Cheyenne Mountain Zoo keepers were greeted by a brand-new baby Red River hog in the early hours of Fri., Aug. 12. They had suspicions a baby was on the way, and their suspicions were confirmed when they found Red River hog mom, Zena, resting peacefully with her baby, who appears to be in good health.
“We are over the moon with excitement for this little one,” said Lauren Phillippi, lead keeper in African Rift Valley. “Red River hog babies are some of the cutest in the whole animal kingdom with their little stripes, tiny statures and energetic behaviors.”
The little hoglet is about the size of its mom’s snout. Red River hoglets are often described as having a watermelon pattern when they’re born. Just like adult Red River hogs, hoglets have the signature bright orange coats, but the babies also have brown and white stripes that run the length of their bodies, along with little brown and white spots all over. Those stripes and spots usually fade in around six months, but act as important camouflage in the meantime.
Eight-year-old Zena’s keepers say she has embraced her hoglet with all of the key behaviors they want to see from a second-time mom. The baby is nursing regularly, Zena nuzzles and cleans the baby, and the baby gets ‘zoomies’ in the comfort of their indoor den. Red River hoglets are sometimes described as looking like wind-up toys, because they get bursts of energy that send them running circles around their mothers. The baby’s sex has not been identified and likely won’t be for another few weeks. In keeping with CMZoo tradition, the baby likely won’t be named for at least 30 days.
This is Zena’s second hoglet, after Pinto, who was born at CMZoo in April 2021. Zena came to CMZoo on a breeding recommendation with Huey, CMZoo’s 15-year-old male Red River hog. Huey has been a great father to Pinto, and four others. Red River hog fathers, unlike many species, are active in raising their young.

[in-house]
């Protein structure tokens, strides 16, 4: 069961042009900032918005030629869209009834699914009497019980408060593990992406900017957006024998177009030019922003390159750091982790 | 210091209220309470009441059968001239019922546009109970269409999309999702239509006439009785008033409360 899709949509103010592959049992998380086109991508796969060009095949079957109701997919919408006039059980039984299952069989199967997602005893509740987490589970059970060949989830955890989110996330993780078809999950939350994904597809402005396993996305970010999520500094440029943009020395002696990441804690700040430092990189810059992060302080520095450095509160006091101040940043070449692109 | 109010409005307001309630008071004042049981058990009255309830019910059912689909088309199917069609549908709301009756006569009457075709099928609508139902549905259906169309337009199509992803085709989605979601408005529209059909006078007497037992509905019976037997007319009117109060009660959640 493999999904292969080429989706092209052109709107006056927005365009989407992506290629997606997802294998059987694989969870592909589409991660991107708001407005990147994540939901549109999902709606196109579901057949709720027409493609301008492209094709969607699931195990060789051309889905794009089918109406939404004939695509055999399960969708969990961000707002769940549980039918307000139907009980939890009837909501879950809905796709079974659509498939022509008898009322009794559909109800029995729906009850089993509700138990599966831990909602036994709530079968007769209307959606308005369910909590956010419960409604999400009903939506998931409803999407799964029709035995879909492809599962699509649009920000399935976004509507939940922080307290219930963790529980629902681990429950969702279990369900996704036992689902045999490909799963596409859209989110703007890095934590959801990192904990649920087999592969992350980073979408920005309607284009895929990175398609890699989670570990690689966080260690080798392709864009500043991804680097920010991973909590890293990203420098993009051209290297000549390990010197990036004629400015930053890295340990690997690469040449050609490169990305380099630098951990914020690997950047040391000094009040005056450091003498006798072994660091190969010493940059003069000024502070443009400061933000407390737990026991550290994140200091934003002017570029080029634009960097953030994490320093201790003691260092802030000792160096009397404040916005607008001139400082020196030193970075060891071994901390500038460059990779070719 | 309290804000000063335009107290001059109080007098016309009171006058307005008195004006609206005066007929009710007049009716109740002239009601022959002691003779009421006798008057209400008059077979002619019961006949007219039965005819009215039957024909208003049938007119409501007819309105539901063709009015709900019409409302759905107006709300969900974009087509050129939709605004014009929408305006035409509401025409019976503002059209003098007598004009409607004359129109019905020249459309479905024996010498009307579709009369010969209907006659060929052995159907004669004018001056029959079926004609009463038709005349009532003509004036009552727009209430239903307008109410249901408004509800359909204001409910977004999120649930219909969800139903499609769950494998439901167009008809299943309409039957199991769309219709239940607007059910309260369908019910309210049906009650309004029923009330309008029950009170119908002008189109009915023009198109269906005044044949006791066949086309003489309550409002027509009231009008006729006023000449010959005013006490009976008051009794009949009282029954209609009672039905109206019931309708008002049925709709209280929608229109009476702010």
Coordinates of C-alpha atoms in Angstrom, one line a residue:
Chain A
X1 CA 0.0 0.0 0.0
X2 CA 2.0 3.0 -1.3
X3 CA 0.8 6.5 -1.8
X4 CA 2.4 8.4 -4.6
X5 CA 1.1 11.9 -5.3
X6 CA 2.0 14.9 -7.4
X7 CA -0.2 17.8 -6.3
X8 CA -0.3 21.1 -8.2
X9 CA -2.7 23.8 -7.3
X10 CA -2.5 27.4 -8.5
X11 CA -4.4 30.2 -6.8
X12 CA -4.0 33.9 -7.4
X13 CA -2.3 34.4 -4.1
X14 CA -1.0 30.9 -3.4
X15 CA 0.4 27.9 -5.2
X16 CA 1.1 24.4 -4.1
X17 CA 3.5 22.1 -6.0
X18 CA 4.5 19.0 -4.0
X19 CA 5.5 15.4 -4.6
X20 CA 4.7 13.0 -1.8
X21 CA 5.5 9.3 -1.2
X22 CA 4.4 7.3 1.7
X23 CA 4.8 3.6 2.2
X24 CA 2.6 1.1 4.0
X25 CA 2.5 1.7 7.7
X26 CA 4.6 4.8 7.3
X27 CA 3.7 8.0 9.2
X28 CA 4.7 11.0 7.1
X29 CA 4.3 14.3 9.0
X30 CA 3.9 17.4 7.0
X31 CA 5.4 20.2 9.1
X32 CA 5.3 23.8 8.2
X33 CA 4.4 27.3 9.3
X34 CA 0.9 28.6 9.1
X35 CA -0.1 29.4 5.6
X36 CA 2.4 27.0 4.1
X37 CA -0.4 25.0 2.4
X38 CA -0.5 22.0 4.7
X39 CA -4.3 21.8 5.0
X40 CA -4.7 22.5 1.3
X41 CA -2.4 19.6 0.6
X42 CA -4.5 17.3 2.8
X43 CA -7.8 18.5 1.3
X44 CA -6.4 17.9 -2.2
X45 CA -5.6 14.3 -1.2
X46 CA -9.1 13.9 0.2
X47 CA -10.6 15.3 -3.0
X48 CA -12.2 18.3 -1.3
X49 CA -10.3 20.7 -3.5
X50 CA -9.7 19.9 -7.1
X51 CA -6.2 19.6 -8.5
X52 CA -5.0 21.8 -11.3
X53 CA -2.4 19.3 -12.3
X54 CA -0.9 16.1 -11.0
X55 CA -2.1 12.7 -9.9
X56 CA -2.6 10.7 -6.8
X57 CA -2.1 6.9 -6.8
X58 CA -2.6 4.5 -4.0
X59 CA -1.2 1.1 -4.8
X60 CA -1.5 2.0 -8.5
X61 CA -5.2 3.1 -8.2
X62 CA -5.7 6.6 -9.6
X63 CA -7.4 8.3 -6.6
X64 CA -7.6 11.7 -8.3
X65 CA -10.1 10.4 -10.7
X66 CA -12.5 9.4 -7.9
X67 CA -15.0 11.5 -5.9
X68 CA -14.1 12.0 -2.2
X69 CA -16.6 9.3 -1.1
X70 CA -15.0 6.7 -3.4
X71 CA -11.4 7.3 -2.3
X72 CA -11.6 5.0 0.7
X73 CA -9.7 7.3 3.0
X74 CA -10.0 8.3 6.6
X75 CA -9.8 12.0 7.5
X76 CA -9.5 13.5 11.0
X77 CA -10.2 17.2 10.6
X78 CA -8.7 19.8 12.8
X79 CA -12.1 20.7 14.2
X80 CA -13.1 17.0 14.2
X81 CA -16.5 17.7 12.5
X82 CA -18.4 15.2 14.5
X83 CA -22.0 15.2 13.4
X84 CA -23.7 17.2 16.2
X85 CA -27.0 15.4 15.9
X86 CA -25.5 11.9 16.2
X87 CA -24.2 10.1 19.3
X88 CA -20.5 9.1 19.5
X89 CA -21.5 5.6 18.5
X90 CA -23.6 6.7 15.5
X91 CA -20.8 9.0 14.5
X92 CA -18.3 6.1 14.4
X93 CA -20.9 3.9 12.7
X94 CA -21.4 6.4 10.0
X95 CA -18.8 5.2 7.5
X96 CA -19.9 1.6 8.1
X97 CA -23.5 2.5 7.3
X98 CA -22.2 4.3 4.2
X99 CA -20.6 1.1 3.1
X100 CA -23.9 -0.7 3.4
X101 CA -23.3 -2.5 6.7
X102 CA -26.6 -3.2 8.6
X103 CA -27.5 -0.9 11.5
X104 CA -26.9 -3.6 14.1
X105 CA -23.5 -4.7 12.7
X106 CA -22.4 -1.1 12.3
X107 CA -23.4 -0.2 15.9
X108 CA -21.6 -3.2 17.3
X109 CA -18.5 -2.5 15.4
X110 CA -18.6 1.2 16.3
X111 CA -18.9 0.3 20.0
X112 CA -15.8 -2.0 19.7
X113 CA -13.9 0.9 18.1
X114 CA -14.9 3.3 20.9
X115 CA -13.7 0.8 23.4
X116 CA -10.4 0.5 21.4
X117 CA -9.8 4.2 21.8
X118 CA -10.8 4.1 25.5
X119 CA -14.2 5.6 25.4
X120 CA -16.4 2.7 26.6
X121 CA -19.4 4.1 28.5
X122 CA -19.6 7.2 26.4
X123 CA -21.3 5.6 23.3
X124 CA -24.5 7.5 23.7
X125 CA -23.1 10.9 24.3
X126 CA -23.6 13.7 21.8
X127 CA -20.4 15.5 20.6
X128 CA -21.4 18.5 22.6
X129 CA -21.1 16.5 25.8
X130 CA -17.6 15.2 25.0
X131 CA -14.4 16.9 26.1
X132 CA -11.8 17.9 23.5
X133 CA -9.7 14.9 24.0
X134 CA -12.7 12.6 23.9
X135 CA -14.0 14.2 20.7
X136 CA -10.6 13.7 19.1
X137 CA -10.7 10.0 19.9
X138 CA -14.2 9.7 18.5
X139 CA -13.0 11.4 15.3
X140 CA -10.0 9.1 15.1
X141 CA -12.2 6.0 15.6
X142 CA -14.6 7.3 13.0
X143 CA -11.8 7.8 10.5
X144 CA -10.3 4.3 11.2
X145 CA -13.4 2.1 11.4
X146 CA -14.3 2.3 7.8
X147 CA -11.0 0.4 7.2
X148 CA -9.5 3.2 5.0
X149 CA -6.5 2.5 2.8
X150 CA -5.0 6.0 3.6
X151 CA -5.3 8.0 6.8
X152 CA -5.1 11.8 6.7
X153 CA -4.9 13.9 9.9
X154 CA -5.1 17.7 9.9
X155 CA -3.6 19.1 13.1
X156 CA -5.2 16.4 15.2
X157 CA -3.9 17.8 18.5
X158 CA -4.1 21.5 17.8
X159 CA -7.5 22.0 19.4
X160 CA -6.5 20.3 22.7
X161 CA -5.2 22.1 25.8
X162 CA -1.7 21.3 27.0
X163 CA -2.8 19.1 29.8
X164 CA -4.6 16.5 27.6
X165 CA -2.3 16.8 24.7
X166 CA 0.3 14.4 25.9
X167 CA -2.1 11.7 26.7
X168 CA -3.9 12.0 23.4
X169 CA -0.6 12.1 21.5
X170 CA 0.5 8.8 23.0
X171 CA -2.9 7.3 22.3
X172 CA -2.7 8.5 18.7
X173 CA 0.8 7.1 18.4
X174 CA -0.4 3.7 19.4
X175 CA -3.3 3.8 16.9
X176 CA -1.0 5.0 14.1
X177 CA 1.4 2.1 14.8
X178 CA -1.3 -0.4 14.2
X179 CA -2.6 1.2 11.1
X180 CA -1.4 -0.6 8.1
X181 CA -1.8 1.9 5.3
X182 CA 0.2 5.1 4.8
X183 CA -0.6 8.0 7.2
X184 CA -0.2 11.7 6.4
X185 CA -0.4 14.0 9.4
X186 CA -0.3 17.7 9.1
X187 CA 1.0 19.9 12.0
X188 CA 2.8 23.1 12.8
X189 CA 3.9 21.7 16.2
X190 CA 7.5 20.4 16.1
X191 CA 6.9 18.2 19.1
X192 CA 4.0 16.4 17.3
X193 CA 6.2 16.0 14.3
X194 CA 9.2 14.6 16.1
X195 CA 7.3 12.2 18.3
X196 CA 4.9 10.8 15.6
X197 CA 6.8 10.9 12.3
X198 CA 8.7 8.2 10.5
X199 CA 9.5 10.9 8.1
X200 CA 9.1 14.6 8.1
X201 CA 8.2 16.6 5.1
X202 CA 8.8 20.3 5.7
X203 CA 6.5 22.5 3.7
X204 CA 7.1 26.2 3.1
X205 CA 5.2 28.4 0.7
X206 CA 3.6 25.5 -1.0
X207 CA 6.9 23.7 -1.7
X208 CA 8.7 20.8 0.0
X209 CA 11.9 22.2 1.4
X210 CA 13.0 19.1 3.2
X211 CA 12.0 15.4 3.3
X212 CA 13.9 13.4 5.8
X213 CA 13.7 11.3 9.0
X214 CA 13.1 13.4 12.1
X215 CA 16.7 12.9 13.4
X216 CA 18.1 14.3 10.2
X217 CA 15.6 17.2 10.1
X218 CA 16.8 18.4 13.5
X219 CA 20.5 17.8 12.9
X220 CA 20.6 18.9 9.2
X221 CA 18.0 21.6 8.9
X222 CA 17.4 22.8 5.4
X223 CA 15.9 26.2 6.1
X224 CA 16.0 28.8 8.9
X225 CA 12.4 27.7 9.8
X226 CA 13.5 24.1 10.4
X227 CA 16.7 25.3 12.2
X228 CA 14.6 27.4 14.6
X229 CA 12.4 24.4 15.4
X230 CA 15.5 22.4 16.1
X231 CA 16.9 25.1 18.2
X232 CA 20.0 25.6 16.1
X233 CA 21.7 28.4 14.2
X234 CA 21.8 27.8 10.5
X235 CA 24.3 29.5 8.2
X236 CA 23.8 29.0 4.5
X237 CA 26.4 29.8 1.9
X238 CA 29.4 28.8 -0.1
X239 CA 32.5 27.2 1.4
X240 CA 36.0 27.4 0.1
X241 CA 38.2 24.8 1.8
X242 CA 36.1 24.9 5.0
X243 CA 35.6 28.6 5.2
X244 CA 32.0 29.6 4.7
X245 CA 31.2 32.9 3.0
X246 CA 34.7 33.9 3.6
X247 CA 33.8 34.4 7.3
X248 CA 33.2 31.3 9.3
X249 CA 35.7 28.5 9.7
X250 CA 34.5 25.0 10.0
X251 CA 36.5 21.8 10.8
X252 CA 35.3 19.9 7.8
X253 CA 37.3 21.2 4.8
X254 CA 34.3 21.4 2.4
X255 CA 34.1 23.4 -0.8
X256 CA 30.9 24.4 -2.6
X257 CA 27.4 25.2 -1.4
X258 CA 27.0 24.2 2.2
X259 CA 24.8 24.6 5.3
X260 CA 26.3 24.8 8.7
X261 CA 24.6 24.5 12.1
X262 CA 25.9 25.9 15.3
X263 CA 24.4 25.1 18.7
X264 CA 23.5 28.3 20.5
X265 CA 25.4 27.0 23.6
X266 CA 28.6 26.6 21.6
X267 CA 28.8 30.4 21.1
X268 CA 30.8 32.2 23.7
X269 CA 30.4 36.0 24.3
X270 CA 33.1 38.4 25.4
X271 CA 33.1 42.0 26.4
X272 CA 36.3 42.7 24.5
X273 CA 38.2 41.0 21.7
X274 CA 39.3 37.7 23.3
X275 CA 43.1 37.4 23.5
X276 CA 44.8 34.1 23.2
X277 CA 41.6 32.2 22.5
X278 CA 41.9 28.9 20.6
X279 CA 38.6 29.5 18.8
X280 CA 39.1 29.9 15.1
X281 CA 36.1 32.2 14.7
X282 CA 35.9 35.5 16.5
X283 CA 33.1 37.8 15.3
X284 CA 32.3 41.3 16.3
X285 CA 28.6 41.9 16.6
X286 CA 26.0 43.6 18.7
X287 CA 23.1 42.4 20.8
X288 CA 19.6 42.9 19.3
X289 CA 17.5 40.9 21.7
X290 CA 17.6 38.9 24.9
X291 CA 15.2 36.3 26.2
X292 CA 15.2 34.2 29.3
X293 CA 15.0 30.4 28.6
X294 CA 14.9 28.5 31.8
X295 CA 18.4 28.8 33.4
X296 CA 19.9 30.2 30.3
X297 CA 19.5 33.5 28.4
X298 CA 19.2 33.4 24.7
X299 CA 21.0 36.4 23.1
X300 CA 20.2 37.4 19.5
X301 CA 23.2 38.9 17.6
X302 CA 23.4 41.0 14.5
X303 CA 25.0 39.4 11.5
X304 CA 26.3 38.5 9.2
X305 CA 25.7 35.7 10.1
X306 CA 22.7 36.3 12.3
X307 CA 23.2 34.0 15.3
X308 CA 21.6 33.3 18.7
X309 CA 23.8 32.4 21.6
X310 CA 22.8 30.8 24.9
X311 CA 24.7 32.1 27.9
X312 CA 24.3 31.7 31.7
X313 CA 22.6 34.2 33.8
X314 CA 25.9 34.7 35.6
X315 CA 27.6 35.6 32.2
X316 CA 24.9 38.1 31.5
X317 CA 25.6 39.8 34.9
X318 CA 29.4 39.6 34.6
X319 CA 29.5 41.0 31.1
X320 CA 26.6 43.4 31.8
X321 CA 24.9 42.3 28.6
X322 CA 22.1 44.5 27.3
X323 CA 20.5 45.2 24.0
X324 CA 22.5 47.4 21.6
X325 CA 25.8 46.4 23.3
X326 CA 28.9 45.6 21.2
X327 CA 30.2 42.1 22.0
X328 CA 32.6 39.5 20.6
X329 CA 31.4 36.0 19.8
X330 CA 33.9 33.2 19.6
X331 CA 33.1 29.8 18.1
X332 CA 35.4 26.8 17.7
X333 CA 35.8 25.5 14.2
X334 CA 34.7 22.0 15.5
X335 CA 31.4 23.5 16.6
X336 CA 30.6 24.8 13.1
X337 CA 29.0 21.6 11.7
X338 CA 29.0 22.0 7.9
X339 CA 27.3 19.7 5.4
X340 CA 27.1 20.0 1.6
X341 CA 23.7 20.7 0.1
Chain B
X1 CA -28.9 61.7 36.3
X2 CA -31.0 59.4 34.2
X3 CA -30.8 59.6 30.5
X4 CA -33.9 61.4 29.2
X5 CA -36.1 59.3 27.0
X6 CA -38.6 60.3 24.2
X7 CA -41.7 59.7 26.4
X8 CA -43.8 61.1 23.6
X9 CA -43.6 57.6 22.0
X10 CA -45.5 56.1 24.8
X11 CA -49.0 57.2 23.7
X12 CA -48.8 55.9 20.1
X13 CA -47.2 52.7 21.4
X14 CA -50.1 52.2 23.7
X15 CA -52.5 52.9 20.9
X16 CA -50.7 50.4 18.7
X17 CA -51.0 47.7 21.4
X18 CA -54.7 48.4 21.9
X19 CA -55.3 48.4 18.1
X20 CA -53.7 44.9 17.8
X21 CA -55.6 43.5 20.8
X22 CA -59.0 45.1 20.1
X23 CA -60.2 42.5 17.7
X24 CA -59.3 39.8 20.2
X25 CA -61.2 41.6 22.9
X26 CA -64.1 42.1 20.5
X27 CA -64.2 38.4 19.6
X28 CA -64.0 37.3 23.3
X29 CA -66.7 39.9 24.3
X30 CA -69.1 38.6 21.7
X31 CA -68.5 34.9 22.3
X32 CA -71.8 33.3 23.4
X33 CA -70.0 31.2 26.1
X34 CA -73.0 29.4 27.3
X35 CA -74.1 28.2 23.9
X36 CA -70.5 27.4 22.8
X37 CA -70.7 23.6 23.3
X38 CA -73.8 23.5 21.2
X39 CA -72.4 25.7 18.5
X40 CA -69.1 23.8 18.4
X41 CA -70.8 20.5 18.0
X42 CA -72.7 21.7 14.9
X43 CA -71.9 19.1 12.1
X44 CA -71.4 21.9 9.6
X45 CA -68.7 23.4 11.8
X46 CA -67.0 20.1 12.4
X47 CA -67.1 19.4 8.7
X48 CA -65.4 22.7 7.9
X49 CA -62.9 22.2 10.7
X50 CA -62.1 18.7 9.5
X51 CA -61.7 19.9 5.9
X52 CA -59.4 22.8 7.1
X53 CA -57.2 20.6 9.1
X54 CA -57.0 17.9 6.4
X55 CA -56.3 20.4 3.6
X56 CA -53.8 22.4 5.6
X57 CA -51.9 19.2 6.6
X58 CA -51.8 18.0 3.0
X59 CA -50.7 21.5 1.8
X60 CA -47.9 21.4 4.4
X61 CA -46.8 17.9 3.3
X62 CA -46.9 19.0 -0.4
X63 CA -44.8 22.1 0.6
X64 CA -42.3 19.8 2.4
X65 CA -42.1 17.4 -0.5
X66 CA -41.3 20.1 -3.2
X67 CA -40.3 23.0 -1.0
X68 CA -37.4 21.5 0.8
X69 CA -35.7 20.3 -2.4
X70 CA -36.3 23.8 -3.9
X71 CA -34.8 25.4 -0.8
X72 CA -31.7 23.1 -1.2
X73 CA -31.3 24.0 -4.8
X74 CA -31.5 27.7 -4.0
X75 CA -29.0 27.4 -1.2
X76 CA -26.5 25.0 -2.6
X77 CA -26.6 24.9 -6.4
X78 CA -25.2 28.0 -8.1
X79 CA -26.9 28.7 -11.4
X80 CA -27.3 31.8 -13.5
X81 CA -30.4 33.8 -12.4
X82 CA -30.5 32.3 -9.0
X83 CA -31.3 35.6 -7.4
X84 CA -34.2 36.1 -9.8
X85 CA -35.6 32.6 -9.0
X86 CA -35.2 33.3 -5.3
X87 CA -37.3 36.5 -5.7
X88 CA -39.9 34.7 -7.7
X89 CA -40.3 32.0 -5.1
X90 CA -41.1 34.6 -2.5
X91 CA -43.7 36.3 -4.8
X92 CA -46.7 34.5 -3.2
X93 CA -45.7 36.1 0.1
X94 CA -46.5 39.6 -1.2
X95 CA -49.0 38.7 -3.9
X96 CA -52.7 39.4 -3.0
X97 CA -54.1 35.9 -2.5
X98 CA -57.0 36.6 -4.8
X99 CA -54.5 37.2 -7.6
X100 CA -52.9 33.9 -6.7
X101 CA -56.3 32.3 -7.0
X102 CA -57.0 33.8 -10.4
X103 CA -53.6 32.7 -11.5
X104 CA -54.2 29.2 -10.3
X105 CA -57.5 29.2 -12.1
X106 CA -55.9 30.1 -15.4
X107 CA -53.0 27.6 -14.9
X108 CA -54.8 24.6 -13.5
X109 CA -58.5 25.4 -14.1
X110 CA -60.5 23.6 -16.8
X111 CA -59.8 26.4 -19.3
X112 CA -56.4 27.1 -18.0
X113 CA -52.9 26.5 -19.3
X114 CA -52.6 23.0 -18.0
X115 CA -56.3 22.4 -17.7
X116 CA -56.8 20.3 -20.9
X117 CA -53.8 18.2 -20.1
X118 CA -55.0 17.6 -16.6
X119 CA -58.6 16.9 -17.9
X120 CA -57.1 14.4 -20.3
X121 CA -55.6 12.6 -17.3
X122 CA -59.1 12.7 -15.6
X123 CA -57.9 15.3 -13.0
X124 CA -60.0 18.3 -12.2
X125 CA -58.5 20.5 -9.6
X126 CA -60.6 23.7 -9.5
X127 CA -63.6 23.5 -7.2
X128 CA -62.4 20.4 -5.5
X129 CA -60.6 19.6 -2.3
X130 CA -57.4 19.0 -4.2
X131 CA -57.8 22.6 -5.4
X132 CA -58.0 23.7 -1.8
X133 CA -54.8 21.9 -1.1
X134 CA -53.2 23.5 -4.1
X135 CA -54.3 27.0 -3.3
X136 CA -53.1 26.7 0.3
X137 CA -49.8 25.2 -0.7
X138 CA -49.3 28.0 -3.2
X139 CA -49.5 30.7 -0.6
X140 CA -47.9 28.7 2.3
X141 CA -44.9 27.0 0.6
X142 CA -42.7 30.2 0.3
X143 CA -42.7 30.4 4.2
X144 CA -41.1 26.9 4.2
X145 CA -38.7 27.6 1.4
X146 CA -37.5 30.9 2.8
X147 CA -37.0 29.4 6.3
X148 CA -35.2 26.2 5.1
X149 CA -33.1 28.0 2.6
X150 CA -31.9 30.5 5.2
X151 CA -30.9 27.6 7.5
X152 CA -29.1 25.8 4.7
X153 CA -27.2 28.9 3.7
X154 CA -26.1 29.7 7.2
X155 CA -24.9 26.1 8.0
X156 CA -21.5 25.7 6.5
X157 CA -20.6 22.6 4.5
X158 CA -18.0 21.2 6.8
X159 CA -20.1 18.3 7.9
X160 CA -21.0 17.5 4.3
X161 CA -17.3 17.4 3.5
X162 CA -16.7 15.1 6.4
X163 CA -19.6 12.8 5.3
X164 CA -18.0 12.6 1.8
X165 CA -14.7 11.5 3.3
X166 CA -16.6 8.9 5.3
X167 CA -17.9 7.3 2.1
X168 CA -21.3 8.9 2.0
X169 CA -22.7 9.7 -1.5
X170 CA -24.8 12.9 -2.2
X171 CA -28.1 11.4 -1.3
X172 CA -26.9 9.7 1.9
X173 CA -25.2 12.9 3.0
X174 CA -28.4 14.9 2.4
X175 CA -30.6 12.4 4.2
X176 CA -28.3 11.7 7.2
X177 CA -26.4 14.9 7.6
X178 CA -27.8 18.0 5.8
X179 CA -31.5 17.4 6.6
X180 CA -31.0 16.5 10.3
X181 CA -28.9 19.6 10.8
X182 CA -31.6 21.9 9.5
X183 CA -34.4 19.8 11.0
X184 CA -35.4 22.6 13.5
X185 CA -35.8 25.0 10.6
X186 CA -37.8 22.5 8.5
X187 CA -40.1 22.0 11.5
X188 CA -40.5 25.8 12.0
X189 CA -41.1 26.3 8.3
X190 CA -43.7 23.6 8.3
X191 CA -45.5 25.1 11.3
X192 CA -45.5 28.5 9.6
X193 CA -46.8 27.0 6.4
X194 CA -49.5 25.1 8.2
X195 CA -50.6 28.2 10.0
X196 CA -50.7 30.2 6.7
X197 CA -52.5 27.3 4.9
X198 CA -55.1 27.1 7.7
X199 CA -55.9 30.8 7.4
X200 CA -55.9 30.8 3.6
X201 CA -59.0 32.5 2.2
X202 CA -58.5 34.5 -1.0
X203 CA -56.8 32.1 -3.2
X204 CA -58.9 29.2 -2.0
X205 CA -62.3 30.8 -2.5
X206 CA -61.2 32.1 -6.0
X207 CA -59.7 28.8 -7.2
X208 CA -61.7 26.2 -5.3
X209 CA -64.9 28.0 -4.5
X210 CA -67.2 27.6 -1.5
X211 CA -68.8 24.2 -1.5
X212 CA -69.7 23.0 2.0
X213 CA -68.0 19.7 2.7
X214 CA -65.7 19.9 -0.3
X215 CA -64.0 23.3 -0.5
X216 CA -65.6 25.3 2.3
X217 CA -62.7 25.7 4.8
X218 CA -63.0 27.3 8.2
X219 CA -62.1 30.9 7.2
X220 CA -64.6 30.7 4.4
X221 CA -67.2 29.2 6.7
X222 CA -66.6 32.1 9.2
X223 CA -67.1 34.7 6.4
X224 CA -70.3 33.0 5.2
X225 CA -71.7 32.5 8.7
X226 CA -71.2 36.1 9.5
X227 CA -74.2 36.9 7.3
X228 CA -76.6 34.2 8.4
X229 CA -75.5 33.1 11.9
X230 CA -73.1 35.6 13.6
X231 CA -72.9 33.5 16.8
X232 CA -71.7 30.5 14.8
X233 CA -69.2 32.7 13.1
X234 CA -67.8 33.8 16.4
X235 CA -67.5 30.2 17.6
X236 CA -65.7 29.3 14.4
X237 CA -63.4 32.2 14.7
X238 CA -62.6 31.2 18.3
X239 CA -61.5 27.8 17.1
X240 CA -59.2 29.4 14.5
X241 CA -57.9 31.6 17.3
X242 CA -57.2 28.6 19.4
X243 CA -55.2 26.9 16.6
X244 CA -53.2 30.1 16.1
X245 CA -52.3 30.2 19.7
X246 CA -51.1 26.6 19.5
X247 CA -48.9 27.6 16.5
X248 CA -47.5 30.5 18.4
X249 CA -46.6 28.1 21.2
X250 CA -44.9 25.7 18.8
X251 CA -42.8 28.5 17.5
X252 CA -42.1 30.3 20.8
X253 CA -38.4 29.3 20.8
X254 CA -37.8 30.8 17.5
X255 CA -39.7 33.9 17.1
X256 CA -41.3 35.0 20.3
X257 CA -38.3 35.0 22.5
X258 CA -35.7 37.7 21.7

The hoglet made its outdoor debut yesterday (September 2) and met its dad, Huey, for the first time. Huey is a great dad and was comfortable around his new hoglet very quickly. The hoglet also felt comfortable and continually popped underneath Huey and its big sister, Pinto. As a first-time big sister, Pinto was interested in the hoglet and nuzzled it inquisitively with her snout. (Because the hog family is doing well on its own without staff intervention, the sex of the hoglet has not yet been determined.)
Being its first day out in the yard, the hoglet was curious and imitated how the other Red River hogs picked up food, moved things with their snouts, and wallowed. Wallowing is important for temperature control and for keeping insects away. Zena, the hoglet's mom, enjoyed her first wallow since giving birth.
You can find our hoglet and the rest of the family in African Rift Valley next to the giraffe yard.